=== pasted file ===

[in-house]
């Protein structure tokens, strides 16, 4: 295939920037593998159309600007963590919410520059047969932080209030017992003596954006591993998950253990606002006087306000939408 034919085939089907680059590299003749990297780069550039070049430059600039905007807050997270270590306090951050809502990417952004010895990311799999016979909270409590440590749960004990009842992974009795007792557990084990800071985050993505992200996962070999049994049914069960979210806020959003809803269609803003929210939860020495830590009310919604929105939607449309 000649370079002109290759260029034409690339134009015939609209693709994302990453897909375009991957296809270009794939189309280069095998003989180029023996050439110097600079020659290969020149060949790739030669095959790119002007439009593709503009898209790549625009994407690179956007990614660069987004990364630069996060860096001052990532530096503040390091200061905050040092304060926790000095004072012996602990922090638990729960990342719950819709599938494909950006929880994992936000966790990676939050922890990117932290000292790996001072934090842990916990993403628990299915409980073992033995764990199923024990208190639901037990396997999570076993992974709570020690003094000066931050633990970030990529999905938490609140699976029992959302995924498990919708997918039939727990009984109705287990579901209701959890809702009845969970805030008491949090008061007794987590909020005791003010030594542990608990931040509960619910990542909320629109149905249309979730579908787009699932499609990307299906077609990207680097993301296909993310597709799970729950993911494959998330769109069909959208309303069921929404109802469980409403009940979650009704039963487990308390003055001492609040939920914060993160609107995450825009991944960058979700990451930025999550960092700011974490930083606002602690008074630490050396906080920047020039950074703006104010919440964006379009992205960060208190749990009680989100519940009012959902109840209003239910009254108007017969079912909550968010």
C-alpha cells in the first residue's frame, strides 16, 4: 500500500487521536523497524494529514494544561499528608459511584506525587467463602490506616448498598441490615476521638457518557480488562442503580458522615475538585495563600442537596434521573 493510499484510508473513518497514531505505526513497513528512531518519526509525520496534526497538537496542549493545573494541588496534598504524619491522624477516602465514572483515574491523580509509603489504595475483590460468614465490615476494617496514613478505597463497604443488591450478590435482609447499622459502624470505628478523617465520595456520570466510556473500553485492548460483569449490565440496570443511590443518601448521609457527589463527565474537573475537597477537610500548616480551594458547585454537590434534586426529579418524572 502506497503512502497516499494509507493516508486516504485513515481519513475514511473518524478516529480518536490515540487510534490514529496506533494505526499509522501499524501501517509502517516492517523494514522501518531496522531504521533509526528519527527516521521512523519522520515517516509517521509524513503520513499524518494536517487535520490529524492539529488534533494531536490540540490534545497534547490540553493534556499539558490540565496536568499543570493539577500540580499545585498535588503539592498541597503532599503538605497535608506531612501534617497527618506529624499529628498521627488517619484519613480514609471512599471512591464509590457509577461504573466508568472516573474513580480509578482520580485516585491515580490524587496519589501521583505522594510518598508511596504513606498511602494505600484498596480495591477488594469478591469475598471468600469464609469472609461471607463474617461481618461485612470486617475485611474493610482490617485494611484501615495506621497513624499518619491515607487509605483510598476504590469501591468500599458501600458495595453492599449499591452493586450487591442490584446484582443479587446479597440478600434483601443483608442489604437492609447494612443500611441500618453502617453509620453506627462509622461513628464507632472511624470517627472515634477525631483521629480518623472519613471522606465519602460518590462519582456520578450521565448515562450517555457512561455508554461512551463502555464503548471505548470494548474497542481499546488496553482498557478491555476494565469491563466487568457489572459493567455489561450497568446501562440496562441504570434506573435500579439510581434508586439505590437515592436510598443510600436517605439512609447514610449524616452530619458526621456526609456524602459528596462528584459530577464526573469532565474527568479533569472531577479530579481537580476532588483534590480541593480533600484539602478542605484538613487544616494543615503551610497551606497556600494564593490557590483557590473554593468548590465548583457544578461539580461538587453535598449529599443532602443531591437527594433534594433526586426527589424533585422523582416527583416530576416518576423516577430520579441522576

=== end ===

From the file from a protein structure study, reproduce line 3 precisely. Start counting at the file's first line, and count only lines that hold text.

C-alpha cells in the first residue's frame, strides 16, 4: 500500500487521536523497524494529514494544561499528608459511584506525587467463602490506616448498598441490615476521638457518557480488562442503580458522615475538585495563600442537596434521573 493510499484510508473513518497514531505505526513497513528512531518519526509525520496534526497538537496542549493545573494541588496534598504524619491522624477516602465514572483515574491523580509509603489504595475483590460468614465490615476494617496514613478505597463497604443488591450478590435482609447499622459502624470505628478523617465520595456520570466510556473500553485492548460483569449490565440496570443511590443518601448521609457527589463527565474537573475537597477537610500548616480551594458547585454537590434534586426529579418524572 502506497503512502497516499494509507493516508486516504485513515481519513475514511473518524478516529480518536490515540487510534490514529496506533494505526499509522501499524501501517509502517516492517523494514522501518531496522531504521533509526528519527527516521521512523519522520515517516509517521509524513503520513499524518494536517487535520490529524492539529488534533494531536490540540490534545497534547490540553493534556499539558490540565496536568499543570493539577500540580499545585498535588503539592498541597503532599503538605497535608506531612501534617497527618506529624499529628498521627488517619484519613480514609471512599471512591464509590457509577461504573466508568472516573474513580480509578482520580485516585491515580490524587496519589501521583505522594510518598508511596504513606498511602494505600484498596480495591477488594469478591469475598471468600469464609469472609461471607463474617461481618461485612470486617475485611474493610482490617485494611484501615495506621497513624499518619491515607487509605483510598476504590469501591468500599458501600458495595453492599449499591452493586450487591442490584446484582443479587446479597440478600434483601443483608442489604437492609447494612443500611441500618453502617453509620453506627462509622461513628464507632472511624470517627472515634477525631483521629480518623472519613471522606465519602460518590462519582456520578450521565448515562450517555457512561455508554461512551463502555464503548471505548470494548474497542481499546488496553482498557478491555476494565469491563466487568457489572459493567455489561450497568446501562440496562441504570434506573435500579439510581434508586439505590437515592436510598443510600436517605439512609447514610449524616452530619458526621456526609456524602459528596462528584459530577464526573469532565474527568479533569472531577479530579481537580476532588483534590480541593480533600484539602478542605484538613487544616494543615503551610497551606497556600494564593490557590483557590473554593468548590465548583457544578461539580461538587453535598449529599443532602443531591437527594433534594433526586426527589424533585422523582416527583416530576416518576423516577430520579441522576